There are two main directions of evolution for mobile devices: sensors and form factor.
While there’s been some development in sensor technology, there’s still a lot of possibilities, so I’m looking forward to seeing a startup making advances in this direction.
Pocket mobile devices are quite popular, but the era of wearable computing is yet to come. Wrist devices seem promising. The current wave of smartwatches has not scratched the surface yet. Apple and other manufacturers completely don’t get it, so one day some company will come and create the perfect wrist computer.
Below is a breakdown of what an actually useful wrist computer could do.
A computer-like backlit mini-panel is a joke. It consumes a lot of energy, so it must be turned off when you’re not looking to save battery. The solution is obvious – take a look at Kindle. Current Kindle screens are slow to refresh, but they consume very little power and are readable in every lighting conditions, including bright sunlight and darkness. The optional backlight in a wrist device could be automatic and conditional on day/night as well as the “look at me” gesture (like in current smartwatches).
I am supposed to charge a smartwatch… every day? That is the biggest joke. That is not the direction this technology should be going in. Solar batteries and kinetic charging has been around for 30 years and more. It’s time these technologies are leveraged in wearable devices.
A touchscreen on a watch-sized computer, however useful and necessary, is really too small for most things, esp. typing. The input of such computer should be primarily based on voice recognition. Regardless of whether it can just listen-in for your commands or whether you need to press a button (and it should be ready within milliseconds), the input should be prefiltered and it should be able to tune-in to the owner’s voice, so that it is usable even in loud or public places, and does not accept commands from other people.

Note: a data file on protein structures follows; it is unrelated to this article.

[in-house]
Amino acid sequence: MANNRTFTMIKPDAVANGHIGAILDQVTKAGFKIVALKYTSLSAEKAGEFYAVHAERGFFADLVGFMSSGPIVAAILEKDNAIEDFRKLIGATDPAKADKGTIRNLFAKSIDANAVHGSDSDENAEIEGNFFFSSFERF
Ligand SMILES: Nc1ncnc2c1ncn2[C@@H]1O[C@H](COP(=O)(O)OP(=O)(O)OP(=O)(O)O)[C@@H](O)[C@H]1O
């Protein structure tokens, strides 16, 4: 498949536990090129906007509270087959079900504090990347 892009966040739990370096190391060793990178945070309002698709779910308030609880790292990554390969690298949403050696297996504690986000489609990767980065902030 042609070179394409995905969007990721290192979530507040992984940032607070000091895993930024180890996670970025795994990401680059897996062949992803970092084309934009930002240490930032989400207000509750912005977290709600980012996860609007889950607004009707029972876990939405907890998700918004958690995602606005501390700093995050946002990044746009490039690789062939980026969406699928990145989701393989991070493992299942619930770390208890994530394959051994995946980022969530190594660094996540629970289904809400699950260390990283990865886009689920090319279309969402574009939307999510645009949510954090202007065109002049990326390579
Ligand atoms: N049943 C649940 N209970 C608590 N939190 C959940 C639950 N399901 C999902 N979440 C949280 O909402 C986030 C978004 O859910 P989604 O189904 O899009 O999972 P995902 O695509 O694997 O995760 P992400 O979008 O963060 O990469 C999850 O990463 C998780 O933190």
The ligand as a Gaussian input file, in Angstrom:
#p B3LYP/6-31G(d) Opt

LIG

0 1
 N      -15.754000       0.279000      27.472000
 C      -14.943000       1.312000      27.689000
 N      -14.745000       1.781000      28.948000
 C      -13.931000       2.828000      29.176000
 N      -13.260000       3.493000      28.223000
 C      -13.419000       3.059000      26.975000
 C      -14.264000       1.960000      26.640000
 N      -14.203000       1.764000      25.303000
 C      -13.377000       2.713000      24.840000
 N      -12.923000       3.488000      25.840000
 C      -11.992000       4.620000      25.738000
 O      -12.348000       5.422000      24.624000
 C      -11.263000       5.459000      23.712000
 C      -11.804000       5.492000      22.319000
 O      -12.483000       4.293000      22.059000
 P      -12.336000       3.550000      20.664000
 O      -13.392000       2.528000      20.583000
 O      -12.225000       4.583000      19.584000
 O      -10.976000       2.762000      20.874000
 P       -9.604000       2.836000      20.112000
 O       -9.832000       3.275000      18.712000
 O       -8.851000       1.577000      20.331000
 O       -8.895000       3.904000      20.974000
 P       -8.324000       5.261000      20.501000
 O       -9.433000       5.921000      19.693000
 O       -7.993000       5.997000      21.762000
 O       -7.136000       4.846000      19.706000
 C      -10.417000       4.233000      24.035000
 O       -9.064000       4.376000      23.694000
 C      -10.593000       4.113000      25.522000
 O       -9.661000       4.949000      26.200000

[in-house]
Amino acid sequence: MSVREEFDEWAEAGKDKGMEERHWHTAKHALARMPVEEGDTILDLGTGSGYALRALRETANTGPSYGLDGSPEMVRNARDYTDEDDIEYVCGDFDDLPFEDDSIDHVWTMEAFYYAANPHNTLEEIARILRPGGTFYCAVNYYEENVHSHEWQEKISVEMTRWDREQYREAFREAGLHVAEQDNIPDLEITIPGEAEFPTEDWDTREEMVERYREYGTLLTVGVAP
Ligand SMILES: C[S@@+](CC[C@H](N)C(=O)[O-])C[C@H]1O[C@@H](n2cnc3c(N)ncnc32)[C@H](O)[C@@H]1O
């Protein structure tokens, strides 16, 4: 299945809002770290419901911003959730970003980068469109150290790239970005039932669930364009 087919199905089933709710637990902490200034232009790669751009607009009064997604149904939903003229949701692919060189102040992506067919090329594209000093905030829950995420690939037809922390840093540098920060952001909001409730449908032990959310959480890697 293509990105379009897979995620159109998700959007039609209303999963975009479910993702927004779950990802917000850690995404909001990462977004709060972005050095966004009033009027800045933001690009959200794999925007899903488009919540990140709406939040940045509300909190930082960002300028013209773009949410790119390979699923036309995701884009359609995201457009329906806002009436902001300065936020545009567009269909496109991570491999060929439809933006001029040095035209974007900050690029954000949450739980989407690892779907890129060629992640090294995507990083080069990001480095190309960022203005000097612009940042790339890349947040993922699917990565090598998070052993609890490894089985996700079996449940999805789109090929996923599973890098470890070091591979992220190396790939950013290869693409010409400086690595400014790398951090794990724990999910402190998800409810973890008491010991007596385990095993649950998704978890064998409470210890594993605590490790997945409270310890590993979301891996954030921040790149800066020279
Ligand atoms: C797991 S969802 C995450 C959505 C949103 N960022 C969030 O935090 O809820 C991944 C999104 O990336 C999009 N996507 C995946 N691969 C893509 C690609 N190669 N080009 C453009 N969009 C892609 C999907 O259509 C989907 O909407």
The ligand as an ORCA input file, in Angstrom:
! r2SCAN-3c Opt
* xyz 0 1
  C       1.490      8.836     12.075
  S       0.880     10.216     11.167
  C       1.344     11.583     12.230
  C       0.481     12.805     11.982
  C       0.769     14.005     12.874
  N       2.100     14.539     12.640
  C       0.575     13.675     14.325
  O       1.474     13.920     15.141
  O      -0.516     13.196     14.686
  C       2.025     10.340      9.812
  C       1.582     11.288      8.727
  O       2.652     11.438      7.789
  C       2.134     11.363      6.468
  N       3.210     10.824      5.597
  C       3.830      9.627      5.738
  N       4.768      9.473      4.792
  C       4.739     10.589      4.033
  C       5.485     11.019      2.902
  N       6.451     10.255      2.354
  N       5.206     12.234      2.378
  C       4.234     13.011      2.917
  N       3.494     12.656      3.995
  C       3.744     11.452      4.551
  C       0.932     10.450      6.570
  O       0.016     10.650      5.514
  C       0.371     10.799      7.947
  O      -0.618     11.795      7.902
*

As for the actual speech recognition, solutions like SoundHound promise the future where you can say anything to your computer, and it will understand you.
Hardened and waterproof
When the device does not need to be charged (or can optionally be charged wirelessly) and does not have any buttons, it could potentially be made waterproof. The main challenge for making it waterproof would still be the microphone and speaker.
Connectivity and apps
You can expect these from any kind of computer these days. You need all sorts of notifications around the clock and you need the ability to call people and see them at the same time. The main challenge here lies in energy consumption.
Lots of sensors
Finally, there are lots of useful sensors that could make this kind of device a really useful companion:
- GPS, accelerometer, gyroscope, compass – nothing new here, you can expect these types of sensors in every mobile device these days. They can tell you your location on demand, figure out what you’re doing with the device (or with your hand), etc. I’m looking forward to the ability of using GPS without active connection, a feature of which the mobile Google Maps app has apparently forgotten, or maybe they can’t do that due to patents (all hail the patent law!).
- Temperature, pressure and humidity – it would be useful if your watch could tell you these.
- Heart rate and blood pressure – if you are in pursuit of healthy living, you need to know these.
- Spectrometer – if you go to a restaurant, you want to know if the fish you’ve been served has been poisoned with heavy metals. Even though spectrometers are still a feat of extraterrestrial rovers, someday they will revolutionize the way we do shopping and help us avoid unhealthy substances served to us by the food industry.
So would you wait for a wrist computer which is useful and not tedious, or can the coolness of the Apple Watch or an Apple Watch-like smartwatches lure you?